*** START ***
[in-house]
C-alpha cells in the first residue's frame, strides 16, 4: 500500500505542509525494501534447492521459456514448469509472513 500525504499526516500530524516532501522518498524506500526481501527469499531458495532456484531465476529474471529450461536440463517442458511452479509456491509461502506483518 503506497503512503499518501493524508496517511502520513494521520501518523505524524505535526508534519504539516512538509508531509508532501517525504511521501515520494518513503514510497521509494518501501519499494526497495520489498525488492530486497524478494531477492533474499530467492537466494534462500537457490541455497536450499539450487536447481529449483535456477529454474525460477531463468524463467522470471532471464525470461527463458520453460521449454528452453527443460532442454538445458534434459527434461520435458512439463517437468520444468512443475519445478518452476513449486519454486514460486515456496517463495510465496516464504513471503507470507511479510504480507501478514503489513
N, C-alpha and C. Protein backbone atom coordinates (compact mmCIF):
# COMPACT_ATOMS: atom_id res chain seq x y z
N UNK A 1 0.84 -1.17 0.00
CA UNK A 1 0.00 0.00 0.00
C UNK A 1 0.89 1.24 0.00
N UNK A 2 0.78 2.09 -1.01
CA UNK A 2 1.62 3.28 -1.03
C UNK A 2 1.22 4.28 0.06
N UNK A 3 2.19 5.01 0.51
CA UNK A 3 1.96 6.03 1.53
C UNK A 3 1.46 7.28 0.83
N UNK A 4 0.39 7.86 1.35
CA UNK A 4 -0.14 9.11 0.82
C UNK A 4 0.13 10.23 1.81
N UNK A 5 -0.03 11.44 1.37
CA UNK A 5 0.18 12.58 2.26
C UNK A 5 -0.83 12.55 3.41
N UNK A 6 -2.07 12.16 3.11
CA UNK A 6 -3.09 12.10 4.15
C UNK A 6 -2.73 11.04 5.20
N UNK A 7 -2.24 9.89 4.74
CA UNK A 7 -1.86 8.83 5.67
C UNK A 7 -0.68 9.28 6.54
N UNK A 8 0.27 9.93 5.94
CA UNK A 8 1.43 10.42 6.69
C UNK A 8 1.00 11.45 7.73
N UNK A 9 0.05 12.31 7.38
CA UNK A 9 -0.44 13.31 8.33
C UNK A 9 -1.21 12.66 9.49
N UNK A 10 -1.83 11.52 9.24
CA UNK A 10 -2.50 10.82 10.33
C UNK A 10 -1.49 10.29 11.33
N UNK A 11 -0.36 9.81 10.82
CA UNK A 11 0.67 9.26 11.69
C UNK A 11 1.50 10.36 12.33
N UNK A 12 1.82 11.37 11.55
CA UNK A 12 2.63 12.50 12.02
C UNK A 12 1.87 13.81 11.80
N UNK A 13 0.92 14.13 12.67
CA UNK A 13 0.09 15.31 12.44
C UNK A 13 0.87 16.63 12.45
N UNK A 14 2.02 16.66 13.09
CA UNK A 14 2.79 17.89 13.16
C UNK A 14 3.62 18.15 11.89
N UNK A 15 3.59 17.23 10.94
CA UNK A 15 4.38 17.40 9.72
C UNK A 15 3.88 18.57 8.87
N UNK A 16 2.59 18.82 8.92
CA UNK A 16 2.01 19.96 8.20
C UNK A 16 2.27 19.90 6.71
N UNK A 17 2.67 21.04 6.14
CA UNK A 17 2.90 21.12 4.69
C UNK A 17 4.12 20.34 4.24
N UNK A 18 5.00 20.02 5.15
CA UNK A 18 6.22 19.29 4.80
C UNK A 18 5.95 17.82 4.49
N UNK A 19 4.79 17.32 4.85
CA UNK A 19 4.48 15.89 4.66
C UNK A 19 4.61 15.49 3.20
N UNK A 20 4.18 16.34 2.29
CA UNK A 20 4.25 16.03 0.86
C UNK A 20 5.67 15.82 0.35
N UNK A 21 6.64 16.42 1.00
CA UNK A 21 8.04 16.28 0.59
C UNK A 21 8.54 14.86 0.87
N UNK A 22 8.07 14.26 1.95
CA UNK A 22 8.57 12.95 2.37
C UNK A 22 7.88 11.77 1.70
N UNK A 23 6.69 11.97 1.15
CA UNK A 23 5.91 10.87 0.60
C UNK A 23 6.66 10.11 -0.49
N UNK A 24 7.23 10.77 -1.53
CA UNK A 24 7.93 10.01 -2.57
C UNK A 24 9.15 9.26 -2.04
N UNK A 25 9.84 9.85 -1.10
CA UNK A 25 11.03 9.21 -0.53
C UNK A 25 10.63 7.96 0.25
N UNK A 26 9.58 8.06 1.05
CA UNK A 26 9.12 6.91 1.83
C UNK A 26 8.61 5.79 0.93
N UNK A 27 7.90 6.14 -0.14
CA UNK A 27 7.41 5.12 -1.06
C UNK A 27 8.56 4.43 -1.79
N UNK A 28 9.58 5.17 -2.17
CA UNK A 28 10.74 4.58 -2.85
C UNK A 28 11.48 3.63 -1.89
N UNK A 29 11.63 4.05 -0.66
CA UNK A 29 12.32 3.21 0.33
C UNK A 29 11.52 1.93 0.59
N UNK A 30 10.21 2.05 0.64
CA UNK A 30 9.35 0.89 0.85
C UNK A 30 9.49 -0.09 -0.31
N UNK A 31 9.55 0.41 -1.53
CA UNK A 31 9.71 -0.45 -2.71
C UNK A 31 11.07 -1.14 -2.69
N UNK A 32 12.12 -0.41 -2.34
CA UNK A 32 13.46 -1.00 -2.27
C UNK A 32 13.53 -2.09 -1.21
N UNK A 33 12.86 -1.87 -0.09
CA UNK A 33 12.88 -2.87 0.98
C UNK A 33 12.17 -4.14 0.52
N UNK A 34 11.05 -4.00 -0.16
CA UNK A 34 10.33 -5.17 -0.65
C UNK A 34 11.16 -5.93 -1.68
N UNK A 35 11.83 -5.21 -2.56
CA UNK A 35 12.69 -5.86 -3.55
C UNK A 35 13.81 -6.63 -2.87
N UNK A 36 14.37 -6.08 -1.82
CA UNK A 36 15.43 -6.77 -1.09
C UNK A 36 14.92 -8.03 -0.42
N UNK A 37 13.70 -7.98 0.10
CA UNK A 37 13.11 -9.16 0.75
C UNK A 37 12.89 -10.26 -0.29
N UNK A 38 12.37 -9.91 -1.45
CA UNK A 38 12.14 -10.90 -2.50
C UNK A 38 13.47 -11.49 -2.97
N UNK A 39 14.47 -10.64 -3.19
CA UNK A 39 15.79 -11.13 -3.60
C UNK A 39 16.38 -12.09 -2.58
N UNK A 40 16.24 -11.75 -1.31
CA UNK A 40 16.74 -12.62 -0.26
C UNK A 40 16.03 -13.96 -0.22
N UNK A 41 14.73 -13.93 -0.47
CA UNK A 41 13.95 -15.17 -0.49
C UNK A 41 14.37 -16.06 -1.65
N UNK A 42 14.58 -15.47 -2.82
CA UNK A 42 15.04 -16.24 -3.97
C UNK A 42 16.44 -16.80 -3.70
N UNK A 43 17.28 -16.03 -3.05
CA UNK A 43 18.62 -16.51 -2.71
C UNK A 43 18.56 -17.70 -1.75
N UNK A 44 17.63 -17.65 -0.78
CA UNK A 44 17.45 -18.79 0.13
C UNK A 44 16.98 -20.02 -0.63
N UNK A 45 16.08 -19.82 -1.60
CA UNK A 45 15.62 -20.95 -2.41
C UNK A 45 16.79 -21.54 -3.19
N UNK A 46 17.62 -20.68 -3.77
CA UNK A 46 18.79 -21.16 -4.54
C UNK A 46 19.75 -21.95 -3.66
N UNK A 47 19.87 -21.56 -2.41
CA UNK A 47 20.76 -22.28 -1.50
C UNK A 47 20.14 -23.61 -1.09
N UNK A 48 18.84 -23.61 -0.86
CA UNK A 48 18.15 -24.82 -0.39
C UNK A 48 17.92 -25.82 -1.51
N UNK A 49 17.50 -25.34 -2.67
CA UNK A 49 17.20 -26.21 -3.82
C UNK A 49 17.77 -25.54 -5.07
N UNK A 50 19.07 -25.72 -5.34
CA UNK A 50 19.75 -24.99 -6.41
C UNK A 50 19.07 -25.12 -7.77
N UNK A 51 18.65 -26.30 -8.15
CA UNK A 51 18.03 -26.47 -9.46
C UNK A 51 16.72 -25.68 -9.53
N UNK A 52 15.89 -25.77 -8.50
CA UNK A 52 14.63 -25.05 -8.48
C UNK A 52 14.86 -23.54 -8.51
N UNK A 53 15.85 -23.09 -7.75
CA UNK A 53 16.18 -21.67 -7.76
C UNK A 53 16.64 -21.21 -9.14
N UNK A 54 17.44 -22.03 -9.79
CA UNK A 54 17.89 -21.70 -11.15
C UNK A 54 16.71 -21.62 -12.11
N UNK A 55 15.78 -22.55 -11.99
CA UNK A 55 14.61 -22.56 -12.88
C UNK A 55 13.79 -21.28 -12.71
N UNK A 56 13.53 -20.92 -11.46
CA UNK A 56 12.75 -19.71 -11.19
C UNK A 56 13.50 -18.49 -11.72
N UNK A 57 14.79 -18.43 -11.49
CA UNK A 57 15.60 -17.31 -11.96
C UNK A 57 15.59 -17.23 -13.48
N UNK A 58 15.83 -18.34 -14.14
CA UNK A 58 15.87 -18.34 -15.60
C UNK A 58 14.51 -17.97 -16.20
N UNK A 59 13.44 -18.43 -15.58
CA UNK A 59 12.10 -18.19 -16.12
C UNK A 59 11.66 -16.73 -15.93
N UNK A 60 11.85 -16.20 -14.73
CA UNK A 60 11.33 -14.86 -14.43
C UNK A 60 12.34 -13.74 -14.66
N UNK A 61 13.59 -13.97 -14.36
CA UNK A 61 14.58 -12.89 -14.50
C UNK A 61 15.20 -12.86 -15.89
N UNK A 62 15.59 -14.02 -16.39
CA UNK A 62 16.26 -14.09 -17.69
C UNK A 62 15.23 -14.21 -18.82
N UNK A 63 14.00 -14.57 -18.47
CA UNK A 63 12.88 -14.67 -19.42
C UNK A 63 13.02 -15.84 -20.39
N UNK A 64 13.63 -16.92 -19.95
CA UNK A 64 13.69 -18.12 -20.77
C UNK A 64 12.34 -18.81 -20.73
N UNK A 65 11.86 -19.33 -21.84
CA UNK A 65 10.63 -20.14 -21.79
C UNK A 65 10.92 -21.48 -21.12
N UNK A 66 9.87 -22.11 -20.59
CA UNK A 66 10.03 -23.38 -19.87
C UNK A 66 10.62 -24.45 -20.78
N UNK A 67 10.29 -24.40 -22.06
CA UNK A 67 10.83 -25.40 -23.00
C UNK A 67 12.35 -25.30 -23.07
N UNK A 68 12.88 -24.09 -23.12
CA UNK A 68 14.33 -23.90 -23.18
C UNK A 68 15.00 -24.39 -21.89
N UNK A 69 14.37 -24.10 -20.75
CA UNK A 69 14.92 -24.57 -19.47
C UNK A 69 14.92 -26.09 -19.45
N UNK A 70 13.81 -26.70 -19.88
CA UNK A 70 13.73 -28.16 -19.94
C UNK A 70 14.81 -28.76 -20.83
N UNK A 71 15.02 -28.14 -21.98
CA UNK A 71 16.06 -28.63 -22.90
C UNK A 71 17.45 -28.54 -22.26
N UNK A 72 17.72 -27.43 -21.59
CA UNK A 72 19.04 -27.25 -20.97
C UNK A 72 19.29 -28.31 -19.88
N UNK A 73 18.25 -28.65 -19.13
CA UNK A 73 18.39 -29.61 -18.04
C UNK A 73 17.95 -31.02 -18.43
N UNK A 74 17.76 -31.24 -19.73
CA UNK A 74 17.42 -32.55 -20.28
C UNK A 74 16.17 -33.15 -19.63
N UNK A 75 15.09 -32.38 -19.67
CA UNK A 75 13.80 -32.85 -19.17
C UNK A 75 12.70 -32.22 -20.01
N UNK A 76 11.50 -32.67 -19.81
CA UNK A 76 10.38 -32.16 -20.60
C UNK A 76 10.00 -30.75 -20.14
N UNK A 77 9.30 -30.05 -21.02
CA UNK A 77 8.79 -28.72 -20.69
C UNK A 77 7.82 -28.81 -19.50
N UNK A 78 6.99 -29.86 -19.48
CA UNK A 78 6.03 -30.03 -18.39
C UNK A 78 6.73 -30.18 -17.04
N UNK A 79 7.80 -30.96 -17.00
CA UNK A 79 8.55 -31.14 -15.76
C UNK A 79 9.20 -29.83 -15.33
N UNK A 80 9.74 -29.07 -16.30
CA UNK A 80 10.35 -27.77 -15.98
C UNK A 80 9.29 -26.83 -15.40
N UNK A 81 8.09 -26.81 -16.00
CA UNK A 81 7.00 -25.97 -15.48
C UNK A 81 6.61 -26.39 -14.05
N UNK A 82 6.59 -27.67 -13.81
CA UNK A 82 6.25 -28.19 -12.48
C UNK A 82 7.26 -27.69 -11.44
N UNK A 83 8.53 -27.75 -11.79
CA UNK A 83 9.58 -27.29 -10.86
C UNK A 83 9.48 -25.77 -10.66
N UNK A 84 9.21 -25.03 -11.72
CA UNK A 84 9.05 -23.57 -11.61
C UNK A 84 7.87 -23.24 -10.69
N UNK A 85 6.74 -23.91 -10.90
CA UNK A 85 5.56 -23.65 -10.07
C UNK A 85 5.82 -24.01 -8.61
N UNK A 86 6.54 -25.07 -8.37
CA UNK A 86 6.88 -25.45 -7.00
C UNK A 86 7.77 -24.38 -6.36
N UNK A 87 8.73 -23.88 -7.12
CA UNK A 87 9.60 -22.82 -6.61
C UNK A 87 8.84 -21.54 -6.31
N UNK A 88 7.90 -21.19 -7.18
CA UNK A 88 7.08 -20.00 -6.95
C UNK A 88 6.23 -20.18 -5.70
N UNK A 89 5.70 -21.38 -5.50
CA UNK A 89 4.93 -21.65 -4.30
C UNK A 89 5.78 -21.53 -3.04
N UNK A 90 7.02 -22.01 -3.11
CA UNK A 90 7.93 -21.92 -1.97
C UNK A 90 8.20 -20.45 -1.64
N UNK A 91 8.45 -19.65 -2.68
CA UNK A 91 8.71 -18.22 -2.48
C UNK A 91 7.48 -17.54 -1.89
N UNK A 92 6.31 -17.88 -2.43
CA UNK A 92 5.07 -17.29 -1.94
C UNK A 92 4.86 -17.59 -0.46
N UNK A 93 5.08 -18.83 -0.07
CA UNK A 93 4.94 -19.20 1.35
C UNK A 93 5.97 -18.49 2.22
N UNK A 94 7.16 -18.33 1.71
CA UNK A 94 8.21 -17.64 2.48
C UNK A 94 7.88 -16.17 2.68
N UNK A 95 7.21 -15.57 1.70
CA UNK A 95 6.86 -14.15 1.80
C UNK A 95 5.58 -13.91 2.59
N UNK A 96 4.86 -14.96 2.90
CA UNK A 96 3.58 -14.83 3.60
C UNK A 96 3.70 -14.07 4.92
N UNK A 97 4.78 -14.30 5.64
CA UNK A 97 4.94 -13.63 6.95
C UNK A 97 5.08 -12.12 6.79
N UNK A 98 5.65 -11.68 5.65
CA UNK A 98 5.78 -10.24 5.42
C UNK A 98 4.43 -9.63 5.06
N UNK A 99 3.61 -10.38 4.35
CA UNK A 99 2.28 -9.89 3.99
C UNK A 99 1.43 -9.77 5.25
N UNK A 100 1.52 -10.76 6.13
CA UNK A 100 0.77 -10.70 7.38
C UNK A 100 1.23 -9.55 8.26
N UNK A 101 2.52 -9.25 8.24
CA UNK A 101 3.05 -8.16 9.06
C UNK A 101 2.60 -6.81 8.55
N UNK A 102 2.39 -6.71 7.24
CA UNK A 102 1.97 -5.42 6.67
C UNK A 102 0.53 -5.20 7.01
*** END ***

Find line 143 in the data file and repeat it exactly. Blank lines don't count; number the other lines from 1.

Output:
N UNK A 47 19.87 -21.56 -2.41